My name is Thibault Kervarech. This is what I think, and I honestly wish we could change the internet's infrastructure so that people are more easily held accountable for their actions and the thoughts they claim to have while anonymous. I don't mind disagreement but I've grown sick of the overwash of juvenilia choking me wherever I click.
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  2. #2
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    I think you'd agree with this then.

    http://m.youtube.com/watch?v=pFV_8nhRuwY
    Quand ils ont dis "Vous vous asseyez," je me suis lev.

  3. #3
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    I disagree. Anonymity is good. Most people are good. People who are being mean are bad. As you say, it would not be the same issue if people behave the same way as in real life online. However, it might be other social issues that causes people to take their anger out on unknown people. All you can do is to behave and be a role model.
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  4. #4
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    Quote Originally Posted by Jojan View Post
    I disagree. Anonymity is good. Most people are good. People who are being mean are bad. As you say, it would not be the same issue if people behave the same way as in real life online. However, it might be other social issues that causes people to take their anger out on unknown people. All you can do is to behave and be a role model.
    But why is it good, Jojan? We take it as a given in the infrastructure of the internet, and in many ways we're 'worried' about our privacy while browsing, and while a lot of that is bullshit as well there's a good foundational argument to be made. But this isn't about browsing, it's about anonymizing someone's behavior and the negative trends that it seems to needlessly encourage. Aside from 'anonymity is good well it just is' do you have a reason for it?

    Because when you point out that all you can do is behave and be a role model, you're wrong. If you force people to back up their comments with their identity, they suddenly become visible in the eyes of others - and to a large extent this makes them socially visible in their own eyes. It's that small voice suggesting that maybe you're being an unreal tool when you suggest that the fucking raghead Muslims should just move back to their own country if they aren't happy with the way things are here. Feel free to say it, but know now that we can see who you are.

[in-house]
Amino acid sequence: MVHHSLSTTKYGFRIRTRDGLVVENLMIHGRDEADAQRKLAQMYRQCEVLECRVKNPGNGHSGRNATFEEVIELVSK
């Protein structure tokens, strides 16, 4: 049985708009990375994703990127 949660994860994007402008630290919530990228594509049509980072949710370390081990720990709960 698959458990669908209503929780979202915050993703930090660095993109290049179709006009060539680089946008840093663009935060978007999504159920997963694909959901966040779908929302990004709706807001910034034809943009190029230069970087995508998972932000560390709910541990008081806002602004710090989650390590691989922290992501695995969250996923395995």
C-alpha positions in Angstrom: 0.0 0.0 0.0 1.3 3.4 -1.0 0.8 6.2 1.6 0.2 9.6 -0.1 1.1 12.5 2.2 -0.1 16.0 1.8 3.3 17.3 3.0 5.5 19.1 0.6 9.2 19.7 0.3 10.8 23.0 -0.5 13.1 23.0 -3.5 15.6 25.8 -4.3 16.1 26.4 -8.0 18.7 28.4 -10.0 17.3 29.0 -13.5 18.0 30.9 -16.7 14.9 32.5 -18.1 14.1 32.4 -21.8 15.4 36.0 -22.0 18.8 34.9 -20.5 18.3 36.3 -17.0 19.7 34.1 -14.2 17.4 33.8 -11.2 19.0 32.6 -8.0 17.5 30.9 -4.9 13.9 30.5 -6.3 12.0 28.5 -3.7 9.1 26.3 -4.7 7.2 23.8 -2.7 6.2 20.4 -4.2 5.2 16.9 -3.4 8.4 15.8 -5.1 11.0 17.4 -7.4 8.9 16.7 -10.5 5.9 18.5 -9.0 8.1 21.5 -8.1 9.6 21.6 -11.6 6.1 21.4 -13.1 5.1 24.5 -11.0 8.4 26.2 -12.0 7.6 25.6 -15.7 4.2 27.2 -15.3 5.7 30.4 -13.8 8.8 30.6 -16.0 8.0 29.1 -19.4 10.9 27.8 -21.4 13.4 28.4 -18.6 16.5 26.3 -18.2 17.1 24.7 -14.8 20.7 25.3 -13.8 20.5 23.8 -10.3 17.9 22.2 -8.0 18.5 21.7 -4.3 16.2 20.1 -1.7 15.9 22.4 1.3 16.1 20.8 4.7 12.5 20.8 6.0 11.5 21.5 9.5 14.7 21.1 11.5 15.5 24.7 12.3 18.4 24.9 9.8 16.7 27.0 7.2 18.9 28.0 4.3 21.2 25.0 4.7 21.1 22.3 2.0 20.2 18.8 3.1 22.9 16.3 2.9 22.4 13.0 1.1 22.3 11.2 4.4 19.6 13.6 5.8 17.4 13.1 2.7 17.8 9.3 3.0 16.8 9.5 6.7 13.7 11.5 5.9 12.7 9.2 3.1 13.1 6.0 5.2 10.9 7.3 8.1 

Thibault's New Music Site!
    Quote Originally Posted by wheelchairman
    Those wool-headed buffoons have more pride than a Shaido with one goat.

  5. #5
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    Anonymity isn't just protecting assholes and trolls. Cutting communication down to text strips 90% of our language away, and makes us all pretty much blind and guessing when it comes to judging other people on the internet. You know those creepy guys you meet from time to time, the ones with serial-killer lips and cold dead fish eyes, who smell like rape and warm milk, the ones that you just nod nervously and mutter empty platitudes to while you clutch your car-keys as tight as you can and curse yourself for letting your self-conscious masculinity prevent you from buying a rape whistle? On the internet, those guys could be anybody. And you'd never, ever know.

    In a non-anonymous internet, people might get beat up for being assholes on the internet once in a while. It won't change how they act, and way more people are likely to get raped in a rape-dungeon because they e-flirted a little bit with a guy who turned out to be a rapist who could easily find out who they were and where they lived. If it wasn't for anonymity, people with the slightest bit of common sense wouldn't talk to strangers on the internet, ever. And I kind of like talking to strangers on the internet, knowing that they'll never ever show up at my front door with a roll of duct tape and a 12" dildo.